Originally Posted by Trip in VA
Not a clue. I've been assured that it is somehow possible. Maybe the idea is that the signal from the booster will be too weak by the time the echo exceeds 30 ms? Who knows.
The Axcera paper cited below talks about WPSX in State College PA and says this: "The time offset between the transmitters was adjusted to put the concurrent arrival time point approximately over the Rattlesnake site." So apparently they do what you said - put a delay on one of the transmitters so that the two signals arrive at very close to the same time at a particular location. In the case of WFMZ the Allentown transmitter is quite a bit stronger than the proposed Roxborough transmitter plus there are hills in the way between the two sites (which is why they want to do a DTS in the first place) so maybe between these two facts they can get it to work, i.e. put a delay on Roxborough so that south of the two transmitters the two signals arrive within 30 ms of each other and further north depend on the strength of the Allentown transmitter and the intervening hills to prevent the echo from Roxborough from causing problems.
On the contrary, I'm not aware of any watermarking. My understanding is that the two signals must be identical or else they will be treated as interference rather than multipath.
From Axcera paper on DTS:http://www.axcera.com/downloads/tech...hite_paper.pdf
To aid in system setup and diagnostics, the distributed transmission system includes a unique “watermark” signal for each transmitter in a network. The watermark signal is a low-level code, buried underneath the ATSC symbols. It appears as noise to receivers. The noise level is small enough so that it will have little or no practical effect on threshold (typically only about 0.1 dB).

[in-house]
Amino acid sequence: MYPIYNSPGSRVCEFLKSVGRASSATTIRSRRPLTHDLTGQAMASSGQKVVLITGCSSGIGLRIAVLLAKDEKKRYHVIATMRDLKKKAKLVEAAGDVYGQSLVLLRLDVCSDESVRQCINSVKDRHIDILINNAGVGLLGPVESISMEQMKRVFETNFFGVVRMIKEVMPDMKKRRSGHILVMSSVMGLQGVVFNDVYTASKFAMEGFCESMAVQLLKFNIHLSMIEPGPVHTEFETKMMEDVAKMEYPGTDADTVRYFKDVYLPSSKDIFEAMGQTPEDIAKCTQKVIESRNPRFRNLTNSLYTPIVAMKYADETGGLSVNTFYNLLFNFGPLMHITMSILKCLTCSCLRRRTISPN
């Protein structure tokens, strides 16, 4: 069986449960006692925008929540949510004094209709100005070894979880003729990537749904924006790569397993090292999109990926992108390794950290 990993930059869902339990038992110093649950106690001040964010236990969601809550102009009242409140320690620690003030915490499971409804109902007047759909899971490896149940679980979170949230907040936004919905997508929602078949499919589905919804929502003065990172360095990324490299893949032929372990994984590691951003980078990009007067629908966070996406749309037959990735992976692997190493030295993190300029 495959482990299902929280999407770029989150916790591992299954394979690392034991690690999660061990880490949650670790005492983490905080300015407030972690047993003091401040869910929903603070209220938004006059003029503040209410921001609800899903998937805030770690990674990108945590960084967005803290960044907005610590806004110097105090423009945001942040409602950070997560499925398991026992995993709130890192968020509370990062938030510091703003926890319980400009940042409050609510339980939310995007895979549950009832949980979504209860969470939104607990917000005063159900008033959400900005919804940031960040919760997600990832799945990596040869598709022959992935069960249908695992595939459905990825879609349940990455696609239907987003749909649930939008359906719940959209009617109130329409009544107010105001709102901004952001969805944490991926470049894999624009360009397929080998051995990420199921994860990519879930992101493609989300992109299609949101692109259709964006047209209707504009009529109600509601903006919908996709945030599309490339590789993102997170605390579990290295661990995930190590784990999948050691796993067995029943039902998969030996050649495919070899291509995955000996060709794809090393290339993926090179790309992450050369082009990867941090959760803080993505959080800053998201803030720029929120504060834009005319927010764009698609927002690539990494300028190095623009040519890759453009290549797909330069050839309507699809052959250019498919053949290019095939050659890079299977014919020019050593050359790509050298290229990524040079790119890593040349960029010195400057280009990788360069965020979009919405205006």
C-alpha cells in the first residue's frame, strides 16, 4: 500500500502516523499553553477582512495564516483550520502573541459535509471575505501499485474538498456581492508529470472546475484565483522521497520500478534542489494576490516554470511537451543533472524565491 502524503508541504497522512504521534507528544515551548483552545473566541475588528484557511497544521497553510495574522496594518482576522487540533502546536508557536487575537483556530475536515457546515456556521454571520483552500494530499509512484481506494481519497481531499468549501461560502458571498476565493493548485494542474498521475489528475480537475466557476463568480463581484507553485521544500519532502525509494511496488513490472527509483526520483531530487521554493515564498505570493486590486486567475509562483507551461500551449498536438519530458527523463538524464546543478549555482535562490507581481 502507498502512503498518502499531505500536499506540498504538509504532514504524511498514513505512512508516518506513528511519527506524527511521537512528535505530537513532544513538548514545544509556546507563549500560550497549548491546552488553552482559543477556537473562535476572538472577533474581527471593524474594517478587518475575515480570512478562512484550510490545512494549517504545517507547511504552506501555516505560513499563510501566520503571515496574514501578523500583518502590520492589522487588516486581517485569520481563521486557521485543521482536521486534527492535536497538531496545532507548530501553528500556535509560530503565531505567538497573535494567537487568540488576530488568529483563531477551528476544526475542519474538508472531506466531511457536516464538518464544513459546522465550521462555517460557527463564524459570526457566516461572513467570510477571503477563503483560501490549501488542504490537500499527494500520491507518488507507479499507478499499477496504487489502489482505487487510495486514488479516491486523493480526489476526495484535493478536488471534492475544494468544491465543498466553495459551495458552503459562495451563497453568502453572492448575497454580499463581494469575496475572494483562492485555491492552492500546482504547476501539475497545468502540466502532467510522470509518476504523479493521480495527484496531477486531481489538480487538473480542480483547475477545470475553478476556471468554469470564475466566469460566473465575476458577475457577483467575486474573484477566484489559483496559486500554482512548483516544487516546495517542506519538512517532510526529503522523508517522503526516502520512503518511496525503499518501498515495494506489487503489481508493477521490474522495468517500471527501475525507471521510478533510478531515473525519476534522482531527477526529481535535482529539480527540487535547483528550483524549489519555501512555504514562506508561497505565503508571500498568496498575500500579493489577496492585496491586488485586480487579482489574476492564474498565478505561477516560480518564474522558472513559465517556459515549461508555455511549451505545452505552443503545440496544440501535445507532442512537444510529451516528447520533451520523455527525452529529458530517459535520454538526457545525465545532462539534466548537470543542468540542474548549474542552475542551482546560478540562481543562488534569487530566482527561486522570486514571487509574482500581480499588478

The RF watermark sampling instants are the same as the ATSC symbols. This creates eight minor eye openings in the demodulated I channel, with the normal seven major eye openings interspersed as shown in Figure 5. This figure was produced by a software simulation of the RF watermark injected at a bury ratio of 27 dB.
The RF watermark signal will typically be operated about 30 dB below the transmitter’s average output. However, the coding benefits from a 54 dB coding gain when integrated over one ATSC field. So, it is theoretically possible to identify a buried code from a transmitter that is 24 dB weaker than an interfering transmitter in just one field.
Additional averaging, over multiple fields, would increase the decoding gain.
A constellation display derived from the same simulation is shown in Figure 6. This display shows that each I channel line splits into two. The distance between the two constellation lines is proportional to the RF watermark injection level. The objective in creating the RF watermark system is to be able to identify individual components of a received aggregate signal, and to associate the received components with individual transmitters, as shown in Figure 4 above. Even if one transmitter’s signal is buried underneath a stronger signal, it is still possible to identify the components from the weaker transmitter because of the coding gain of the watermark signal.